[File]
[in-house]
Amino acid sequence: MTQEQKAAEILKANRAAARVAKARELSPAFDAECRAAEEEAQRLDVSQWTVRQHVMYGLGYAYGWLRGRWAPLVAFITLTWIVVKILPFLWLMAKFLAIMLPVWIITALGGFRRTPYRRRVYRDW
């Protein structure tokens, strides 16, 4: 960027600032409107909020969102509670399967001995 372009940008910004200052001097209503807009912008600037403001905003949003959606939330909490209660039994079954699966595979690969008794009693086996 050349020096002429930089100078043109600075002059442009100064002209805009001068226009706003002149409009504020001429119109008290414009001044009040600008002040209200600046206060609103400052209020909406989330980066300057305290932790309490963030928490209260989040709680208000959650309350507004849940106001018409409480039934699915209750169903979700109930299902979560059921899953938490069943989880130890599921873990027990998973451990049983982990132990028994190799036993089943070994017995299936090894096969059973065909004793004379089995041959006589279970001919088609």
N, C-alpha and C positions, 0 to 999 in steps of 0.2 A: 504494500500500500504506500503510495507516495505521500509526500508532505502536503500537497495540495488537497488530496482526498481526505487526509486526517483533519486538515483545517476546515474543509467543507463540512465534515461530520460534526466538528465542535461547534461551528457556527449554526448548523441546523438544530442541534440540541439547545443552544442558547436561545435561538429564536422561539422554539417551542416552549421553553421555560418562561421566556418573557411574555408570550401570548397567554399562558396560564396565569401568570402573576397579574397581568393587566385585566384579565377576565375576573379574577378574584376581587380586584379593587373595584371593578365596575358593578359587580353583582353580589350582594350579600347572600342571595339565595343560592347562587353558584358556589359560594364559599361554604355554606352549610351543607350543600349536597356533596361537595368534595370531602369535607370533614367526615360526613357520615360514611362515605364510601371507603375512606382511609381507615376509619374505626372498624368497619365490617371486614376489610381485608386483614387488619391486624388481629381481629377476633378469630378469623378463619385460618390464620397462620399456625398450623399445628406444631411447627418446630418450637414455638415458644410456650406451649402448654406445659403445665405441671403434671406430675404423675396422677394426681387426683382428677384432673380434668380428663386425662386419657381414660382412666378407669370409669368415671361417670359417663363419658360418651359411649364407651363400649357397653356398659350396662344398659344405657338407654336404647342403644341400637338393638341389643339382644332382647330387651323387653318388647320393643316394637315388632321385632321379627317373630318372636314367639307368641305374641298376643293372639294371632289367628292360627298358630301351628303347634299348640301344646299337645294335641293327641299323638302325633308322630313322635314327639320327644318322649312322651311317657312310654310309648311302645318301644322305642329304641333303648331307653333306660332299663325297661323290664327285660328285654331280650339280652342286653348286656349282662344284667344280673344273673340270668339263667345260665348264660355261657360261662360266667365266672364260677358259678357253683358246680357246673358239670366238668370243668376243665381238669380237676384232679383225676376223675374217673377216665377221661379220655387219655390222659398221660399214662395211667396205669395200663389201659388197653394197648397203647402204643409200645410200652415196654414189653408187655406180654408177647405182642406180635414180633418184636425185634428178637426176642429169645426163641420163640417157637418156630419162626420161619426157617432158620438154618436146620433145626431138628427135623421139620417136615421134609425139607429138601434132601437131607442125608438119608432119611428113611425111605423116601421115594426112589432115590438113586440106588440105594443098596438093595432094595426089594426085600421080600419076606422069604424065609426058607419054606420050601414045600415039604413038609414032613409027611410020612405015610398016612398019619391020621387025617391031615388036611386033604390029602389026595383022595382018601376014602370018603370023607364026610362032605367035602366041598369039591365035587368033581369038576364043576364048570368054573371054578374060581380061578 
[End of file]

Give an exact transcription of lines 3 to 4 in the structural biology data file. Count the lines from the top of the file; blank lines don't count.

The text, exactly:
């Protein structure tokens, strides 16, 4: 960027600032409107909020969102509670399967001995 372009940008910004200052001097209503807009912008600037403001905003949003959606939330909490209660039994079954699966595979690969008794009693086996 050349020096002429930089100078043109600075002059442009100064002209805009001068226009706003002149409009504020001429119109008290414009001044009040600008002040209200600046206060609103400052209020909406989330980066300057305290932790309490963030928490209260989040709680208000959650309350507004849940106001018409409480039934699915209750169903979700109930299902979560059921899953938490069943989880130890599921873990027990998973451990049983982990132990028994190799036993089943070994017995299936090894096969059973065909004793004379089995041959006589279970001919088609």
N, C-alpha and C positions, 0 to 999 in steps of 0.2 A: 504494500500500500504506500503510495507516495505521500509526500508532505502536503500537497495540495488537497488530496482526498481526505487526509486526517483533519486538515483545517476546515474543509467543507463540512465534515461530520460534526466538528465542535461547534461551528457556527449554526448548523441546523438544530442541534440540541439547545443552544442558547436561545435561538429564536422561539422554539417551542416552549421553553421555560418562561421566556418573557411574555408570550401570548397567554399562558396560564396565569401568570402573576397579574397581568393587566385585566384579565377576565375576573379574577378574584376581587380586584379593587373595584371593578365596575358593578359587580353583582353580589350582594350579600347572600342571595339565595343560592347562587353558584358556589359560594364559599361554604355554606352549610351543607350543600349536597356533596361537595368534595370531602369535607370533614367526615360526613357520615360514611362515605364510601371507603375512606382511609381507615376509619374505626372498624368497619365490617371486614376489610381485608386483614387488619391486624388481629381481629377476633378469630378469623378463619385460618390464620397462620399456625398450623399445628406444631411447627418446630418450637414455638415458644410456650406451649402448654406445659403445665405441671403434671406430675404423675396422677394426681387426683382428677384432673380434668380428663386425662386419657381414660382412666378407669370409669368415671361417670359417663363419658360418651359411649364407651363400649357397653356398659350396662344398659344405657338407654336404647342403644341400637338393638341389643339382644332382647330387651323387653318388647320393643316394637315388632321385632321379627317373630318372636314367639307368641305374641298376643293372639294371632289367628292360627298358630301351628303347634299348640301344646299337645294335641293327641299323638302325633308322630313322635314327639320327644318322649312322651311317657312310654310309648311302645318301644322305642329304641333303648331307653333306660332299663325297661323290664327285660328285654331280650339280652342286653348286656349282662344284667344280673344273673340270668339263667345260665348264660355261657360261662360266667365266672364260677358259678357253683358246680357246673358239670366238668370243668376243665381238669380237676384232679383225676376223675374217673377216665377221661379220655387219655390222659398221660399214662395211667396205669395200663389201659388197653394197648397203647402204643409200645410200652415196654414189653408187655406180654408177647405182642406180635414180633418184636425185634428178637426176642429169645426163641420163640417157637418156630419162626420161619426157617432158620438154618436146620433145626431138628427135623421139620417136615421134609425139607429138601434132601437131607442125608438119608432119611428113611425111605423116601421115594426112589432115590438113586440106588440105594443098596438093595432094595426089594426085600421080600419076606422069604424065609426058607419054606420050601414045600415039604413038609414032613409027611410020612405015610398016612398019619391020621387025617391031615388036611386033604390029602389026595383022595382018601376014602370018603370023607364026610362032605367035602366041598369039591365035587368033581369038576364043576364048570368054573371054578374060581380061578 